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But this is the season for apparitions and fantasies, and I indulge myself in the possibility of a merlin. I remember childhood bird-watching always seeming to be just like this – full of romantic hopefulness and astonishment at the crossing of paths with wanderers from another country.

Richard Mabey, ‘A Nature Journal’.

October seemed to have left me in a dry and weary state, with a major bulk of the month being taken up with meeting deadlines at work, while having to deal with recurring water supply disruptions to the home, and finishing off unexpectedly with some rather unwelcomed dental woes.

Reading has been sporadic, with whatever leftover energy that remained. Having said that though, I must make mention of how much I have been enjoying Margaret Drabble’s delightfully charming book, ‘The Seven Sisters’. I am endlessly entertained by the witty and insightful writing that Drabble displays in bringing her characters to life, in this tale of seven unlikely (but not rather unlikeable, except for one) ladies who are well past their prime, embarking together on a Virgil inspired Mediterranean journey.

Am hoping that November would be a much more conducive month for doing some serious catching up on my reading, before the year ends….

By the way, am I the only one here who has just been made aware of the existence of these gorgeous, book-lust inducing, Anita Brookner reprints?

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I happened to stumble upon this thrilling discovery while taking a brief stroll at a local bookstore over the weekend.  How brilliant it is of Penguin to decide on the use of these evocative black and white covers for their new Brookner reprints. The tone is just so aptly suited to the kind of moods and themes that often run through Brookner’s works. What a perfect match!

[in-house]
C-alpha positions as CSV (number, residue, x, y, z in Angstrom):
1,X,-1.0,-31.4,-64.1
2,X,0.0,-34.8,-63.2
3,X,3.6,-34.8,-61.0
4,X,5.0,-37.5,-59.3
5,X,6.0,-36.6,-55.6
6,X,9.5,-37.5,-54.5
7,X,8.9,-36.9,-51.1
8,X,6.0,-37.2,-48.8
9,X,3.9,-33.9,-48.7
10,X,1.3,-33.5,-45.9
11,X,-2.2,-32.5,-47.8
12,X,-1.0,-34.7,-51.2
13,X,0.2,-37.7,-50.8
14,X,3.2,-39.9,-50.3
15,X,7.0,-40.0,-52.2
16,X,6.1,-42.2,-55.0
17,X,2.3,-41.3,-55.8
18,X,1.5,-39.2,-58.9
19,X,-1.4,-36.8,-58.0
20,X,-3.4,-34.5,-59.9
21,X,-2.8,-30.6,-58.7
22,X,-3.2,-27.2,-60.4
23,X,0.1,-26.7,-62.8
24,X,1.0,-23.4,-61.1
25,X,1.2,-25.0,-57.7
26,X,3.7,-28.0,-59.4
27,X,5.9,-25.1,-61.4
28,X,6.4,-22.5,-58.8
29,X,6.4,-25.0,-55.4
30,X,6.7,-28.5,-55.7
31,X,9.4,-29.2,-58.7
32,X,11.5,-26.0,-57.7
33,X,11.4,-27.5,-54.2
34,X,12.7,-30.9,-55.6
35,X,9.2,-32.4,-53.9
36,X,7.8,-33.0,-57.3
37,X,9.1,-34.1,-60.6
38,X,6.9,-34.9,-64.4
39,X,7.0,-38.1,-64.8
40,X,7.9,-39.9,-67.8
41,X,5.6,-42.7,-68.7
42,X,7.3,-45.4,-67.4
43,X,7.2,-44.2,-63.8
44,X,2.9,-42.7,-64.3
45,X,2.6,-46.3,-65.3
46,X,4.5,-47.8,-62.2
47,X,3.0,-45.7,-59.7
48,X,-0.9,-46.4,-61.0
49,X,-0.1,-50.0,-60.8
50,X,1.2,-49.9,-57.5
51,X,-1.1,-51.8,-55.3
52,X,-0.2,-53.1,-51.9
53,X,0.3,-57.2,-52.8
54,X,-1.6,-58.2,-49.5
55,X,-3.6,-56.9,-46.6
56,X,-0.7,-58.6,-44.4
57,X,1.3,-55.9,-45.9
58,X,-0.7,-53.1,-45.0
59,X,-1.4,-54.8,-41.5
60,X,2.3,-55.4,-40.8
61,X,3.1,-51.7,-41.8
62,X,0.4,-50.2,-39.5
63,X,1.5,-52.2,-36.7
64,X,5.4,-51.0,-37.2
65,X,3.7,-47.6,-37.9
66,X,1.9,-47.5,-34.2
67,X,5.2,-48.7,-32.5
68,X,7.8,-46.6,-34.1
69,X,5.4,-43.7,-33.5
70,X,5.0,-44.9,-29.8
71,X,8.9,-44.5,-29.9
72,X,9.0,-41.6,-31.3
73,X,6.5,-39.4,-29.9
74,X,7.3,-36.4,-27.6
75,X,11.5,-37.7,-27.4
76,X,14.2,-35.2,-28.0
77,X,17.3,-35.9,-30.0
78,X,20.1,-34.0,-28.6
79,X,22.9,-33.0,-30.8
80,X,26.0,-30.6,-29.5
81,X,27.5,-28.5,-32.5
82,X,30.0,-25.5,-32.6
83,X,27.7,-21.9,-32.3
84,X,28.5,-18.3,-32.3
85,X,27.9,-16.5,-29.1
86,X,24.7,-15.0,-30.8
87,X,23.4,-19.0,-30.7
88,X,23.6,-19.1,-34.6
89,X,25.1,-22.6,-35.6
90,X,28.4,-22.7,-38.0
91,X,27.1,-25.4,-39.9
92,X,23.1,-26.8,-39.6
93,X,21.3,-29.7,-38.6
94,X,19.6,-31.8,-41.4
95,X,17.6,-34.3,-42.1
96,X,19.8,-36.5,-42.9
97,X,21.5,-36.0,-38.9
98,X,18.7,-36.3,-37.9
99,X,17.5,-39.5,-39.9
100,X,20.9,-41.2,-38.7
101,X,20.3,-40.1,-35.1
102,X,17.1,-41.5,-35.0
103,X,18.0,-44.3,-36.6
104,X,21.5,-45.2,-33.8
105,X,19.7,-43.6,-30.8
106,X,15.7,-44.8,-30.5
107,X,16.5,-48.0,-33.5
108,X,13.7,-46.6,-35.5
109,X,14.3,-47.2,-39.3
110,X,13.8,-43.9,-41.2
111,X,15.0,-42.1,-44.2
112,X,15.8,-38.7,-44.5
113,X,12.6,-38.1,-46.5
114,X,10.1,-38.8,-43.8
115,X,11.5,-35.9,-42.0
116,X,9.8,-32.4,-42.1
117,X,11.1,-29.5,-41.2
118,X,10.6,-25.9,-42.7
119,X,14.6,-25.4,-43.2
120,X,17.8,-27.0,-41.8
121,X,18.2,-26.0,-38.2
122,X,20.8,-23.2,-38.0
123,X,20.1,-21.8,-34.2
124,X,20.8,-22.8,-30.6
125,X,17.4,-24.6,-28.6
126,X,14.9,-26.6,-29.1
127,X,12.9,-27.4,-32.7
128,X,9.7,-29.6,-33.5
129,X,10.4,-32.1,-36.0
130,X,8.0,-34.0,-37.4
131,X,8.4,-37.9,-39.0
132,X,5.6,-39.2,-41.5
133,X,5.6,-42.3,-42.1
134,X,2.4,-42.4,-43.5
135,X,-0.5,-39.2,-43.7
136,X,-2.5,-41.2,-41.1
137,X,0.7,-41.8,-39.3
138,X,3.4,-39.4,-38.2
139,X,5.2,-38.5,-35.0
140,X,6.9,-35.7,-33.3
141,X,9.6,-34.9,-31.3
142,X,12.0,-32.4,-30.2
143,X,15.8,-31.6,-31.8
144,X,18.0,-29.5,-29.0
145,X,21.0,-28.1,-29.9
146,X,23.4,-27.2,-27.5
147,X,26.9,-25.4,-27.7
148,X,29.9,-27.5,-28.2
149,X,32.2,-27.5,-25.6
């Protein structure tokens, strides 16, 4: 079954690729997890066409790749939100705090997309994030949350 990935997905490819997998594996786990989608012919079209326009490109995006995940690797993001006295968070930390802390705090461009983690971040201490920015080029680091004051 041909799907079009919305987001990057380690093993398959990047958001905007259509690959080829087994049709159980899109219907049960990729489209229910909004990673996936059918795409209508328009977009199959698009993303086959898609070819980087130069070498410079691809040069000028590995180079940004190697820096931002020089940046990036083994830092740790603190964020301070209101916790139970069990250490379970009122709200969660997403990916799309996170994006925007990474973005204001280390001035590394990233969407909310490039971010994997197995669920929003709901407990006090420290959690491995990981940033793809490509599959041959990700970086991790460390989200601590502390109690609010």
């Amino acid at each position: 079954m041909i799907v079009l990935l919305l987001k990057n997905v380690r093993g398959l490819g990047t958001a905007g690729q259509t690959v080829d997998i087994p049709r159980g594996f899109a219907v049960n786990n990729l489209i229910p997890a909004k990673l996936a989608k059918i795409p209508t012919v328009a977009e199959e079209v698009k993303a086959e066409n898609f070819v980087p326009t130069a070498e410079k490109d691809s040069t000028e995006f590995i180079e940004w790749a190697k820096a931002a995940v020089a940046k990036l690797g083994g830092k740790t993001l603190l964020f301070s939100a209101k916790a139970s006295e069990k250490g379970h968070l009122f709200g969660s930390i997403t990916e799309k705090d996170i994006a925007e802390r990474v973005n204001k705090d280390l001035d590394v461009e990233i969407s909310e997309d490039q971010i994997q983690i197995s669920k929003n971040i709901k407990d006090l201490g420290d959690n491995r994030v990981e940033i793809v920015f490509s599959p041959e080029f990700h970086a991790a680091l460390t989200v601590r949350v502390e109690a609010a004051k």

Can you tell that I’m seriously smitten?

🙂

 

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10 thoughts on “The season for apparitions and fantasies…..

  1. Those Brookner’s must have only just come out since I was in the bookshop last Friday and there was no sign of them then. Pity because I would have gone for one or two of them to fill in gaps in my collection

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    1. Their publication date seems to have been sometime in June, though I have also not seen any of them till now. I guess you now have a very good reason to make another trip to the bookshop! 🙂

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  2. It arrived!! I was just planning to write and ask! 🙂
    Both Drabble and Brookner are the authors I have yet to discover. Beautiful covers, I agree!
    I am reading Christa Wolf and Woolf’s The Years is next in a row. Who knows when I will get to Drabble or Brookner..
    I need to plunge into Mabey’s book as well!!

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    1. Yes, it arrived, safe and sound. 🙂 Did you not get my mail early last month telling you about it? Or the mail before that with some photos attached?
      I am surprised at how much I am enjoying Drabble, actually. Not sure if it’s just the book in particular or what, will have to read more of her to find out, I guess.
      And how are you enjoying your ‘Wolves’? :p

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      1. No. I haven’t received any of those. :S 😦
        I have to check what’s happening!

        I have couple of Drabble’s books – Jerusalem the Golden and The Waterfall. Waiting, of course..

        Wolves are wonderful. I finished The Common Reader last month and I started reading Volf – already on a third book (I own four). The first was very interesting – she imagines a meeting of two German writers (Heinrich von Kleist and Karoline von Günderode). The second, Cassandra, made me want to go back to Ancient Greece, read Aeschylus and Homer again; made me want to throw myself into a sea of revisits and reimaginings – Atwood’s Penelopiad and The Song of Achilles for example, David Malouf’s Ransom… There’s so much of this kind of literature.

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        1. Maybe they went into your Spam folder… 😦
          No worries, I’ll forward the mails to you again. There were 3 mails in total which I sent in Oct. The last was just a short note with an ebook. Didn’t get to you as well, I gather. :/
          Glad you are enjoying the Wolves. The Drabble I’m reading has a lot of reference made to Virgil’s Aeneas. You might like that. 🙂

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